This post may not scratch where you itch, because I see people falling into one of four categories in regard to preparation for crime and violence. Look at my four categories and decide where you are:
The first category consists of those who are already aware of crime and violence and have begun taking steps to prepare themselves and their loved ones. Readers in this first category may find they have already progressed beyond most of the material in this post. If so, a second future post I have in mind may be more helpful.
The second category of people are hopefully the largest group, and they are the ones I want to move with this post. These are people who haven’t yet done much thinking and preparing to face crime, but they will if effectively prompted to do so. I say “effectively prompted” because many things could trigger a person’s journey into self-protection. Being the victim of a crime for the first time in your life often qualifies as being “effectively prompted” (though not always, as per my neighbor’s experience). Vicariously experiencing someone else’s crime has “effectively prompted” many people to take their own self-protection more seriously.
My brother- and sister-in-law live in a quiet, prosperous, low-crime area in Connecticut which is very close to a brutal 7-24-07 home invasion in Cheshire, CT. That nearby crime, which resulted in the murders of the wife and two daughters of Dr. William Petit, Jr., “effectively prompted” my brother- and sister-in-law, and many others in low-crime Connecticut, to begin taking their self-protection very seriously. They bought guns, took training and went through the arduous process to get concealed carry permits. (If you need to be effectively prompted by someone else’s experience of crime and violence, go to YouTube and watch all the “armed robbery” and “shooting” videos you can find. Your blood should run cold and your motivation hot.)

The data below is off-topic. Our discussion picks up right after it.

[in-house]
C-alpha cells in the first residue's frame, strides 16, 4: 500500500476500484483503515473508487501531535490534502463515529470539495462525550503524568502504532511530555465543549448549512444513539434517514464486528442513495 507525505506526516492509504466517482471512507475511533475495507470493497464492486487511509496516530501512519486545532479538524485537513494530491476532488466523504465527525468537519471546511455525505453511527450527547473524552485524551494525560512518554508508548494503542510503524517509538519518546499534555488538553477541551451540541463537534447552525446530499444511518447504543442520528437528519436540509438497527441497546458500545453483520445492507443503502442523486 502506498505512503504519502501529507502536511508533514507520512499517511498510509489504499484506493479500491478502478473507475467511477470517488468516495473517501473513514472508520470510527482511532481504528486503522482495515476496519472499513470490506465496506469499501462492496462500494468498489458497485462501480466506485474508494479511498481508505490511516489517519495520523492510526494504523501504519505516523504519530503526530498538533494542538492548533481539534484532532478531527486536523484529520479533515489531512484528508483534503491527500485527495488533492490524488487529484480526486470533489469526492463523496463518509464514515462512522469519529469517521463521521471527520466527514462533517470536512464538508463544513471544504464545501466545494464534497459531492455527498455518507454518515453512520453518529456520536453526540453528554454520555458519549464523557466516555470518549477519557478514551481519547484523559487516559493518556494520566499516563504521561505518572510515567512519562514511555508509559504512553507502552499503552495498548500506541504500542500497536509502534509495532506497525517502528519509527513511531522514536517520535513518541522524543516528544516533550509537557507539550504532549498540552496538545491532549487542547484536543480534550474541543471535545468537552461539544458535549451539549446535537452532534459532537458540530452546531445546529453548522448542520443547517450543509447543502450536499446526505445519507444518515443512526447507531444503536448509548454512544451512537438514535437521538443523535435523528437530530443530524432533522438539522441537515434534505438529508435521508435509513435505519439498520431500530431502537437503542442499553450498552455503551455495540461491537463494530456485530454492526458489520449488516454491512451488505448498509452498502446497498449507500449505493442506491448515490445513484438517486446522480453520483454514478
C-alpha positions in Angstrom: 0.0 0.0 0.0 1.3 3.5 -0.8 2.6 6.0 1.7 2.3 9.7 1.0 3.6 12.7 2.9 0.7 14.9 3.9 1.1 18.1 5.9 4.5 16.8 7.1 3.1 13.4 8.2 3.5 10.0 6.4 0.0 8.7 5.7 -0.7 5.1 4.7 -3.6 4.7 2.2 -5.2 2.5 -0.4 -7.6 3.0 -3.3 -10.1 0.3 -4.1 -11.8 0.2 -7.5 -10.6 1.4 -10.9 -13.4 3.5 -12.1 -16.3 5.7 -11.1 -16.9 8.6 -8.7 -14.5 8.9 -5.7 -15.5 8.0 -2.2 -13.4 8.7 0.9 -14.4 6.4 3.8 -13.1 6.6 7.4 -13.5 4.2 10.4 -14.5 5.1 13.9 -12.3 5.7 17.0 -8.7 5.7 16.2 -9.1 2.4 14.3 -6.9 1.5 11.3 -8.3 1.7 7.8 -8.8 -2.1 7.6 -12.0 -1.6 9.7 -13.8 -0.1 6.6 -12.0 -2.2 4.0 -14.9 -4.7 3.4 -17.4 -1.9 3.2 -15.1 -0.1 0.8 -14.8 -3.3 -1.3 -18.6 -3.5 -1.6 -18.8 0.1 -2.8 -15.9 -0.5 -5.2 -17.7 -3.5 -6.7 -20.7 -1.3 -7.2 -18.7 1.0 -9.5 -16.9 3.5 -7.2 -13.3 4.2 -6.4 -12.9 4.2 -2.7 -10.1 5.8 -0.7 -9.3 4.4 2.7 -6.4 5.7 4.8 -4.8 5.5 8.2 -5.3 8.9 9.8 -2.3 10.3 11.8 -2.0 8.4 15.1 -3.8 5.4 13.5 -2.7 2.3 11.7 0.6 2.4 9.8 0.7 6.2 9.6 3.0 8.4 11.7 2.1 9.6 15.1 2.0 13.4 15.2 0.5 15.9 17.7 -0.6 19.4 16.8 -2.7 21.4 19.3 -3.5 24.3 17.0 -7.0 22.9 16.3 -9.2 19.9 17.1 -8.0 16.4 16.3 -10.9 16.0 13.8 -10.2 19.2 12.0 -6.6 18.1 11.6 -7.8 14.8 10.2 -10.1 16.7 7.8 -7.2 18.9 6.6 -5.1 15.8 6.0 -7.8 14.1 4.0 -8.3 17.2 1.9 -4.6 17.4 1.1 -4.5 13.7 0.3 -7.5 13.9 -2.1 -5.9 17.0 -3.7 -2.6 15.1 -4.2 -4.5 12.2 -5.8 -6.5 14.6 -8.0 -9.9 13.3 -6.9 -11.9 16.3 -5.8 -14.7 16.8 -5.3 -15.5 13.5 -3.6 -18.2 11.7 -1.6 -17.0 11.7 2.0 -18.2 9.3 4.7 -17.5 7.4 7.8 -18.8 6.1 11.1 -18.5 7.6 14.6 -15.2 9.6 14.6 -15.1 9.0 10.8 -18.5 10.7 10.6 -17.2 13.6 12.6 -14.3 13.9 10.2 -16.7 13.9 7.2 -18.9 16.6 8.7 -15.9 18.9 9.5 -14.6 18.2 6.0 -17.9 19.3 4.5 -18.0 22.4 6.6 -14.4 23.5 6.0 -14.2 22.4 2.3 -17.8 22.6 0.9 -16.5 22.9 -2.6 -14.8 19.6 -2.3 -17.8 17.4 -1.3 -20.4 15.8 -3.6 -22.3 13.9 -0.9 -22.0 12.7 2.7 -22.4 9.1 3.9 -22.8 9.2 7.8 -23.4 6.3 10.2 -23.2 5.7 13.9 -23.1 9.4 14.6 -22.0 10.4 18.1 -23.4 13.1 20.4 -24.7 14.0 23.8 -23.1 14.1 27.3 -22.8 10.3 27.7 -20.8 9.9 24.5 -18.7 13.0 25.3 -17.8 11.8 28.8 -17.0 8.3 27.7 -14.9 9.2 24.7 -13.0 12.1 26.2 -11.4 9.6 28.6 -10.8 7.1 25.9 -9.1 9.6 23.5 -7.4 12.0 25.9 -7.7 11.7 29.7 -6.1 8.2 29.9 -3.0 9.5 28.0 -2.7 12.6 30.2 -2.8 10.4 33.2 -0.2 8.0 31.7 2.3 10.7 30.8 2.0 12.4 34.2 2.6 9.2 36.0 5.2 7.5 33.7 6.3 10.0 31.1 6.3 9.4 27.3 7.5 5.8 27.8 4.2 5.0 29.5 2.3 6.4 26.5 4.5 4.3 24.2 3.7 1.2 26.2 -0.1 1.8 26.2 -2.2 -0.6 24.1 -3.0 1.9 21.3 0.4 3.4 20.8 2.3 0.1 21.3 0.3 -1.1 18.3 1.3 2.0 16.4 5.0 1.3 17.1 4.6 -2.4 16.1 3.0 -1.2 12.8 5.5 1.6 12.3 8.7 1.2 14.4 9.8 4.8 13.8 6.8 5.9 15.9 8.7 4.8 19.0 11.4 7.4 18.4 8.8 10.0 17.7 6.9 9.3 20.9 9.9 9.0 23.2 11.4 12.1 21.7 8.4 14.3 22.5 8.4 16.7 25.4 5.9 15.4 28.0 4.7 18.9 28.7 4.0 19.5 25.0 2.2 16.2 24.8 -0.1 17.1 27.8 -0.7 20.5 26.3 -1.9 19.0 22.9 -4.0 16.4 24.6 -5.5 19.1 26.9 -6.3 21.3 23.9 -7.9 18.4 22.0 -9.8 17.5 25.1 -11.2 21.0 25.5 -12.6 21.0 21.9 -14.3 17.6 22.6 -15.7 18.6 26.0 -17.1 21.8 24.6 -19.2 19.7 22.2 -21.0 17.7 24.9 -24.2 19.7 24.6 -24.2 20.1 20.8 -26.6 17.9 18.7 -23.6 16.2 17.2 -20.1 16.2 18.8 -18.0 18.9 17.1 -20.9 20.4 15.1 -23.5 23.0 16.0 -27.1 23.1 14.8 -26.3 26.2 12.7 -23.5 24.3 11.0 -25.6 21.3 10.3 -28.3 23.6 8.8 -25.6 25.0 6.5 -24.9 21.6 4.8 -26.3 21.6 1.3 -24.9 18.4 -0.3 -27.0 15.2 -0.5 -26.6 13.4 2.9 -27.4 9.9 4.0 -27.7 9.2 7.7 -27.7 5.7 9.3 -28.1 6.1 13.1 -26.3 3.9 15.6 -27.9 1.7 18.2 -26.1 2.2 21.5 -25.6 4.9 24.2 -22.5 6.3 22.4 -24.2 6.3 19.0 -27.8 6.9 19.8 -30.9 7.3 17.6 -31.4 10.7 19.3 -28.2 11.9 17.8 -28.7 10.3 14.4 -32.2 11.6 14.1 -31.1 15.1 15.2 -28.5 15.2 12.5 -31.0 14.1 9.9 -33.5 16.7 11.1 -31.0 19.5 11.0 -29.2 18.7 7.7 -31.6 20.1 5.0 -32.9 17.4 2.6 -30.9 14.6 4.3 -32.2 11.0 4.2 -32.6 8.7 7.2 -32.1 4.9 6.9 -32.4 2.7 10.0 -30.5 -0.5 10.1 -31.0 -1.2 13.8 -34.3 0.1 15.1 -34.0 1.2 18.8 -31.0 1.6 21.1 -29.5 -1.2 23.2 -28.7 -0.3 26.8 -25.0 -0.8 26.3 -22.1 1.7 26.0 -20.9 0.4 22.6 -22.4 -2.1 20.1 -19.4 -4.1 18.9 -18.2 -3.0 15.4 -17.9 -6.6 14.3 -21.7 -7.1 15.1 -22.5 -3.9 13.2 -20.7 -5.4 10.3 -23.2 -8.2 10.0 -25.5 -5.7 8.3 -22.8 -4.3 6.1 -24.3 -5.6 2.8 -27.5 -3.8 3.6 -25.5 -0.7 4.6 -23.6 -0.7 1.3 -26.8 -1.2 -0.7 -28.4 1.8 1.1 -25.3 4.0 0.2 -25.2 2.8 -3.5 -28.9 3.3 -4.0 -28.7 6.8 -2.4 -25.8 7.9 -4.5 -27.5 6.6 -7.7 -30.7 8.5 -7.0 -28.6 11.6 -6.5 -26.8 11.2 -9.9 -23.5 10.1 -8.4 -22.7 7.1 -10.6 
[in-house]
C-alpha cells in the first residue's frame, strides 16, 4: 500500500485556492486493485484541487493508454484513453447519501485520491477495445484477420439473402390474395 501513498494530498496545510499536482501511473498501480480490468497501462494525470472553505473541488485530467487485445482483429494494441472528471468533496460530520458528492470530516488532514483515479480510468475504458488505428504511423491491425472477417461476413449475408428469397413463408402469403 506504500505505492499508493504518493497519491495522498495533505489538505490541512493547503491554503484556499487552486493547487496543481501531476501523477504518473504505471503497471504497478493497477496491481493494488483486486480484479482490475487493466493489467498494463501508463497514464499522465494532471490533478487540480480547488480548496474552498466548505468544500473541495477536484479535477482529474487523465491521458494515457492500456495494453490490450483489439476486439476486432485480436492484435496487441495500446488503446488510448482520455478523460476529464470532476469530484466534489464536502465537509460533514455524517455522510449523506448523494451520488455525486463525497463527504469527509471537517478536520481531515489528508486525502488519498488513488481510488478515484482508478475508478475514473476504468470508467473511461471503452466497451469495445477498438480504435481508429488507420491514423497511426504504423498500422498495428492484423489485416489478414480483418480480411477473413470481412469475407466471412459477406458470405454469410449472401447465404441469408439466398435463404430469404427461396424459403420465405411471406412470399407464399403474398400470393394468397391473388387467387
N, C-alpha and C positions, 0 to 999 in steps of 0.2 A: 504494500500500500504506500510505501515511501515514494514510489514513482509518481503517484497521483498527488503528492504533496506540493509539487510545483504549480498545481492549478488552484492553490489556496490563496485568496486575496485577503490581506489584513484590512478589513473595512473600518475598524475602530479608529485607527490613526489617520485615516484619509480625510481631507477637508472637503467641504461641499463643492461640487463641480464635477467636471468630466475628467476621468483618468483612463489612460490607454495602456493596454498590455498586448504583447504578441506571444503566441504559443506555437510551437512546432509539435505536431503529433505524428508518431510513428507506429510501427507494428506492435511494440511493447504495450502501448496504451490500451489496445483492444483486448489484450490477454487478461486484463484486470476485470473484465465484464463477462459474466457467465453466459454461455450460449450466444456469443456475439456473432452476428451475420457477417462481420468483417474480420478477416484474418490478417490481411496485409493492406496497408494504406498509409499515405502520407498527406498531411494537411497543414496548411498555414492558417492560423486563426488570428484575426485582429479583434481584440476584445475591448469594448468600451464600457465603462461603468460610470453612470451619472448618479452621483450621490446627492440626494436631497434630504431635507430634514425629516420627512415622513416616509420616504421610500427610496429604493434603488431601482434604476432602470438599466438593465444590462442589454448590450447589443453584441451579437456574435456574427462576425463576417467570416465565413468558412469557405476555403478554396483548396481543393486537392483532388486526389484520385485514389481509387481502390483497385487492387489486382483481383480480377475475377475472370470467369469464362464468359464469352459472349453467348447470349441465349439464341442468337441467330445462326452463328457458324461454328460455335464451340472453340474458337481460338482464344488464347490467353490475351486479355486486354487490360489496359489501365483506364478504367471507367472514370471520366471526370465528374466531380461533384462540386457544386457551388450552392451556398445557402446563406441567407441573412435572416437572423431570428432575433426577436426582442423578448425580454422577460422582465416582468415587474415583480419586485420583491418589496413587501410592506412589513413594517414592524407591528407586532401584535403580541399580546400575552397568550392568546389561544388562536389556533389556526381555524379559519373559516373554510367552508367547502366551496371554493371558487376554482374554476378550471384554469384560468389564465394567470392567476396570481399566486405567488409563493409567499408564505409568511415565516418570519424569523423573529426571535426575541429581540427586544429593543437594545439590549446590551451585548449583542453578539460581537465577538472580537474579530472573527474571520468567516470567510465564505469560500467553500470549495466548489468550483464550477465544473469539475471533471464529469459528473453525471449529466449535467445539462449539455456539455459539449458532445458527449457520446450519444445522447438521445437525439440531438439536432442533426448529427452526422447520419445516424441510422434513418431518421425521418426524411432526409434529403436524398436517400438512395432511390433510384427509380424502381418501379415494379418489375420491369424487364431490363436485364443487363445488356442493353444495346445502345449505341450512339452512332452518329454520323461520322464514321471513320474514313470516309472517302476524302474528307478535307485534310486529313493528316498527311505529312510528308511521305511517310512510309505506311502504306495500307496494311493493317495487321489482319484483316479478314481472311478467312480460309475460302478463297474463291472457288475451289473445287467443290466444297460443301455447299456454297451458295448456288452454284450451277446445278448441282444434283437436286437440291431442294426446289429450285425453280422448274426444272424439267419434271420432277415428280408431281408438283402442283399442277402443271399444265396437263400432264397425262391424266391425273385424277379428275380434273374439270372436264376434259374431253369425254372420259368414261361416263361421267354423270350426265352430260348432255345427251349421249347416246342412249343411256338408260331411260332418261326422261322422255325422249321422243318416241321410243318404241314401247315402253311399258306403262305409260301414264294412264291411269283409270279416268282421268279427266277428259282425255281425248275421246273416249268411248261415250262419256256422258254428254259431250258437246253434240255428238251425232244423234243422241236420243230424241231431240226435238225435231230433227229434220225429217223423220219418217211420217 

The third way someone might be “effectively prompted” is by a traditional learning experience such as in a classroom or by reading this post. This is the least effective way of the three, and is most effective when combined with one of the other two. Nevertheless, I have hopes that this post might move some ChrisMartenson.com people “off the dime” to start taking their personal protection seriously. After all, if you’re on this site, you’ve taken an “eyes wide open” look at the world as it really is, you’ve made some educated guesses about what the future holds, you’ve begun to prepare, and in many cases you’ve started spreading the word. You didn’t wait for a six month “bank holiday” or a 50% devaluation of the dollar to get started. That’s exactly what I’m trying to get readers to do: conduct a brutally honest look at the world as it pertains to your safety, make some realistic projections about what the future holds, and take appropriate action now.
The third category is also a large group of people. These are the people who won’t prepare significantly in advance to prevent crime and violence toward themselves, but they WILL fight back if attacked sufficiently. Ginger Littleton is the poster girl for this group. Ms. Littleton was in attendance at a school board meeting in Florida on 12-21-10 when Clay Duke pulled out a handgun and began ranting and threatening. I don’t know Ginger, but I saw her interviewed on TV and I know her “type.” She apparently has never taken her personal protection very seriously, but when confronted with an attack on herself and innocents near her, she decided to fight back (sort of).
It’s best if you watch her “counterattack” on YouTube, but allow me to describe it here. Middle-aged Ms. Littleton fled the room when allowed to do so by the would-be murderer. However, feeling an admirable rush of civic responsibility, she decided she couldn’t just run away. She snuck back quietly to the meeting room. Seeing Duke’s back to her with his gun in his right hand, she formed an impromptu plan. She snuck up behind Duke and swung her purse at his gun hand, hoping to disarm him! The attempt failed, and Duke just shooed her away again (lucky for her he was intent on “suicide-by-cop,” not homicide).
Like many others in this category, Ginger Littleton is a peaceable, law-abiding person who wouldn’t normally hurt a fly. And like many others in similar situations, she was completely surprised by her own actions. “Off-the-cuff without preparation” is not a recommended way of dealing with problems, but it is especially dubious when it comes to dealing with crime because so much is at stake. Many unprepared people die or are seriously injured in ill-advised counterattacks. If you think you are in this category, I hope I can reach you. If you’re going to fight back when attacked ANYWAY, why not prepare in advance so you have a better chance of winning and surviving?